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‘Thoroughly Scrubbed’
Yasuke: Story of the African Samurai in Japan
© 2020 James LaFond
The story of the Bantu Samurai in the 1500s during the Sengeko Edo, includes the cheery note that Yasuke, the Bob Sapp of his day, was granted a household, including Japanese slaves to serve his ebony will. It was hilarious that his first Daimyo thought he was a Portuguese dyed with ink and had him scrubbed to remove the stain. Yasuke fought as a samurai for a year and was eventually reunited with his Jesuit masters instead of being executed or forced to commit suicide after losing a battle. He was denied the privilege of death and returned to the Christians because his captor regarded him as a subhuman.
The narrator does point out that the slave trade among Africans was preexisting and not initiated by the Europeans or Arabs.
The second video, on Malik Ambar, demonstrates the truism that religion more than race, divided master from slave in the Old World. The ban on Muslims and Hebrews from owning their own kind encouraged this, as did the general Abrahamic sentiment, than any heathen is an animal and therefore morally open to enslavement. Note that the Ethiopian slave trade was dominated by Christians and Muslims shipping multitudes of animists into bondage. Legislation in 1640s and 1650s Virginia would also reflect the belief that being owned by a person of Muslim or Heathen faith was not to be the fate of a Christian.
Note that slavery under Islam often held out the possibility of freedom through conversion after a person had shown their military worth.
Additionally, we have an English sea dog who became a Japanese warrior in the most xenophobic nation on earth, in the heart of the Plantation Era. This young fellow was apprenticed at 12, which meant he was unfree in youth and early adulthood, but more in the manner of a slave under Islam, like Malik Akbar, than a perpetual English servant. Apprenticeship, which was one of the rarer forms of servitude, reserved for boys with prospects and family connections, is the type of investment servitude that we are taught to consider under the anachronistic term of “Indentured Servitude.”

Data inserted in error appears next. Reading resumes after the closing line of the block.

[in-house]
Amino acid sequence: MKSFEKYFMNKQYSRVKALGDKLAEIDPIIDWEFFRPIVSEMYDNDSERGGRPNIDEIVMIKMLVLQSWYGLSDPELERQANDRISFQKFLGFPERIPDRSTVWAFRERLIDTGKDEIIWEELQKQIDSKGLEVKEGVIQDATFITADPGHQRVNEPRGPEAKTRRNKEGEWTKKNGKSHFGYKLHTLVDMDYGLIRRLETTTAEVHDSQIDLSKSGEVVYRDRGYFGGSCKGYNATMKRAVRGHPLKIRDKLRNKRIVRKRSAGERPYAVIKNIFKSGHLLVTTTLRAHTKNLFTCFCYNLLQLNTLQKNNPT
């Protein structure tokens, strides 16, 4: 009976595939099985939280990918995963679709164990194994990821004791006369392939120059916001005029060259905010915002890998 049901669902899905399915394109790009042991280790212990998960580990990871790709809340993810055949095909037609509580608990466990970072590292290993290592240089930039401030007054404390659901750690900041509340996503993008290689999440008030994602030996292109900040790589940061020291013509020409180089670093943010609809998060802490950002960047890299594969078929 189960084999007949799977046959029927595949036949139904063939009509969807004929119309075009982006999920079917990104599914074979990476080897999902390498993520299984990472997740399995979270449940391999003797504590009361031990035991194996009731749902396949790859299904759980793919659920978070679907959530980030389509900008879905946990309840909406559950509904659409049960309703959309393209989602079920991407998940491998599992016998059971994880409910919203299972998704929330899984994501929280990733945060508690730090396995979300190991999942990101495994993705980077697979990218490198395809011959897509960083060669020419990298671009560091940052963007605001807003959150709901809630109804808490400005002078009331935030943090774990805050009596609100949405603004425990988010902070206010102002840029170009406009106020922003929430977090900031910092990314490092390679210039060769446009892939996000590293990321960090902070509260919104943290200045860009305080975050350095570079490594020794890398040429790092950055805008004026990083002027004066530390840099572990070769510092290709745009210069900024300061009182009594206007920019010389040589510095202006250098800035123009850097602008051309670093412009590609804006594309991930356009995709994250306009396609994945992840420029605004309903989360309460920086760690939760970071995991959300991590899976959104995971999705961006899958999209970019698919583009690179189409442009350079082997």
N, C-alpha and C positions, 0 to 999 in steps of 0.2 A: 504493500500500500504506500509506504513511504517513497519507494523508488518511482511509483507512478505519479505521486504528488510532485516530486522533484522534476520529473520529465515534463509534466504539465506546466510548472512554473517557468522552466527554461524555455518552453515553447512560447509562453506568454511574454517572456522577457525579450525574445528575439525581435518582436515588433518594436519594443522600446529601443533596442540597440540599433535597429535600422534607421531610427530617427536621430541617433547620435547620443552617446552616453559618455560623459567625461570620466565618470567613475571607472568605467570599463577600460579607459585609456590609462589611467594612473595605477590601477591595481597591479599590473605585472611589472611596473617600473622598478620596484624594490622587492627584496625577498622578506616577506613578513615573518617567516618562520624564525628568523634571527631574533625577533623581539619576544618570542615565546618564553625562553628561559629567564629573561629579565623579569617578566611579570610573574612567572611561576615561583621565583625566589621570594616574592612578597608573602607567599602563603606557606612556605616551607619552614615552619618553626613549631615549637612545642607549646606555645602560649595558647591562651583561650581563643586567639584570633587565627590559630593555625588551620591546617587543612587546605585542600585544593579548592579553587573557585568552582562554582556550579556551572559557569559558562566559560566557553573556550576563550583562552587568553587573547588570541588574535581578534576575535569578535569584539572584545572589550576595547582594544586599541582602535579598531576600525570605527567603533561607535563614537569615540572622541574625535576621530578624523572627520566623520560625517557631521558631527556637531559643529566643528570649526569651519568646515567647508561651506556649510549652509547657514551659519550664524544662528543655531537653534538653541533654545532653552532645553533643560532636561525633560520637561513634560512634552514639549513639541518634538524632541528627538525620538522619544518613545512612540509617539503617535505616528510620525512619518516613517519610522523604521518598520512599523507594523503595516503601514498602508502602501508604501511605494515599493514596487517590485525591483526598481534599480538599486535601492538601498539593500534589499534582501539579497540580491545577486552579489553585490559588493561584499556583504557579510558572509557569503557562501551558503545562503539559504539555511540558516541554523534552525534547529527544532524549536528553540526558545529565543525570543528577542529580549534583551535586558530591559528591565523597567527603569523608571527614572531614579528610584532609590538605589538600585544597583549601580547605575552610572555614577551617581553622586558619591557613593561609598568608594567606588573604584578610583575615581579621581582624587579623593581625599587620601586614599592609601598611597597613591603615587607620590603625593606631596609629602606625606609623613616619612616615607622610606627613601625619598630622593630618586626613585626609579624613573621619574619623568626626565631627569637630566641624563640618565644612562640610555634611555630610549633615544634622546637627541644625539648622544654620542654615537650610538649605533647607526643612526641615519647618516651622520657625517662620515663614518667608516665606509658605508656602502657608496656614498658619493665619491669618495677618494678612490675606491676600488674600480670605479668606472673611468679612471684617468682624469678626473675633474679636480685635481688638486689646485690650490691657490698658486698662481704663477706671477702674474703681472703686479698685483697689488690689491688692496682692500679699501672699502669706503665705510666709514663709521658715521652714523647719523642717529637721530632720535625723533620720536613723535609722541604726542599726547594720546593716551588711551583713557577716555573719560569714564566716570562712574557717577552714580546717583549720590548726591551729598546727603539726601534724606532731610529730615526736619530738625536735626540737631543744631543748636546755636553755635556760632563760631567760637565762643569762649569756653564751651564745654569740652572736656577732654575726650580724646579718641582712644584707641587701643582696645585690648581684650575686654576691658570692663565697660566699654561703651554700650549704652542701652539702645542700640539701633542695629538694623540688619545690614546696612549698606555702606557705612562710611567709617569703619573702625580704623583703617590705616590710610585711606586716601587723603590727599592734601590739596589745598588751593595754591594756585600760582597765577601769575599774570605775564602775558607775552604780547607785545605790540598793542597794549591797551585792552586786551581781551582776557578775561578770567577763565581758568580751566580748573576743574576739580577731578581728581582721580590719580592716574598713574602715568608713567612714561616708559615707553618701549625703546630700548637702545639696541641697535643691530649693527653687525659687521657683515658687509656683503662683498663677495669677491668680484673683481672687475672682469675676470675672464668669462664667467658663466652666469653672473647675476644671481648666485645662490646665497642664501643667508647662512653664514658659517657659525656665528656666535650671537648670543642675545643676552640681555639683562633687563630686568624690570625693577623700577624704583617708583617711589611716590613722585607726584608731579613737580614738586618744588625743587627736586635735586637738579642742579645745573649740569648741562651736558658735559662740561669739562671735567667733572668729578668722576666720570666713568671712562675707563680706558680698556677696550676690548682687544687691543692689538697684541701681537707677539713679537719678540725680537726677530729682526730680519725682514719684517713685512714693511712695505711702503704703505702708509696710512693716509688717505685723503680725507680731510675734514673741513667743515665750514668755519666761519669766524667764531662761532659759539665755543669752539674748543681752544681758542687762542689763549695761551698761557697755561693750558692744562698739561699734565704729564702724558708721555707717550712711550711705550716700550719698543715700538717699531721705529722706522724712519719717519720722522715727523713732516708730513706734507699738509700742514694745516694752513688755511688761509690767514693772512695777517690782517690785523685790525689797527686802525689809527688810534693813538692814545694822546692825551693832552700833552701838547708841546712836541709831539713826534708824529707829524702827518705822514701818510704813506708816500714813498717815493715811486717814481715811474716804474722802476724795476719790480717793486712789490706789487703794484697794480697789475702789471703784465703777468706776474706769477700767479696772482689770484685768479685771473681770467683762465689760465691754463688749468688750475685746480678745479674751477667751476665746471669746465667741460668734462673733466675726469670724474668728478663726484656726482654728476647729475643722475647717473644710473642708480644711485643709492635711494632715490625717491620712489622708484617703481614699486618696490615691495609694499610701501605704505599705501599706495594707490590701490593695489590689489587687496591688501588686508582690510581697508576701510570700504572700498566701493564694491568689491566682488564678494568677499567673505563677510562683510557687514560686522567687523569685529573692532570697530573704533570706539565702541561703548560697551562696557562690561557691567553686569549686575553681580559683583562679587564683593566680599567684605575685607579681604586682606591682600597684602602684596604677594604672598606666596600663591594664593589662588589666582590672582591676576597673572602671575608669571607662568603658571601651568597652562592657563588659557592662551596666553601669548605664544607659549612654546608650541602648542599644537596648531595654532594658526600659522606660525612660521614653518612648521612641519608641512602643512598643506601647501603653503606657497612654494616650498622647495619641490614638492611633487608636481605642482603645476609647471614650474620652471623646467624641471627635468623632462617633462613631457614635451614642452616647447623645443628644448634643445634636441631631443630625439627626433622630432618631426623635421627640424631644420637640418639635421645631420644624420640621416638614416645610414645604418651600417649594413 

This dude piloted a ship on a two year voyage, bringing in 23 of 500 crewmen on 1 surviving ship of five. William Adams ended up becoming the pet blue-eyed devil of the Shogun and was awarded 80 slaves and a Japanese wife in return for being the nation’s naval advisor. Adams was sailing under a Dutch flag. This man who had fought the Spanish Armada in 1588, had the Portuguese banished from Japan and died a rich man in 1622 in Japan—as an actual slave of the highest order— [1] as Jamestown was burning under an Indian uprising. Adam’s story was the basis for novelist James Clavel’s Shogun.

In slave societies only the priest-king, emperor, caliph, pope or a member of a “chosen” folk is not a slave to another human, being exclusively the slave of Heaven.
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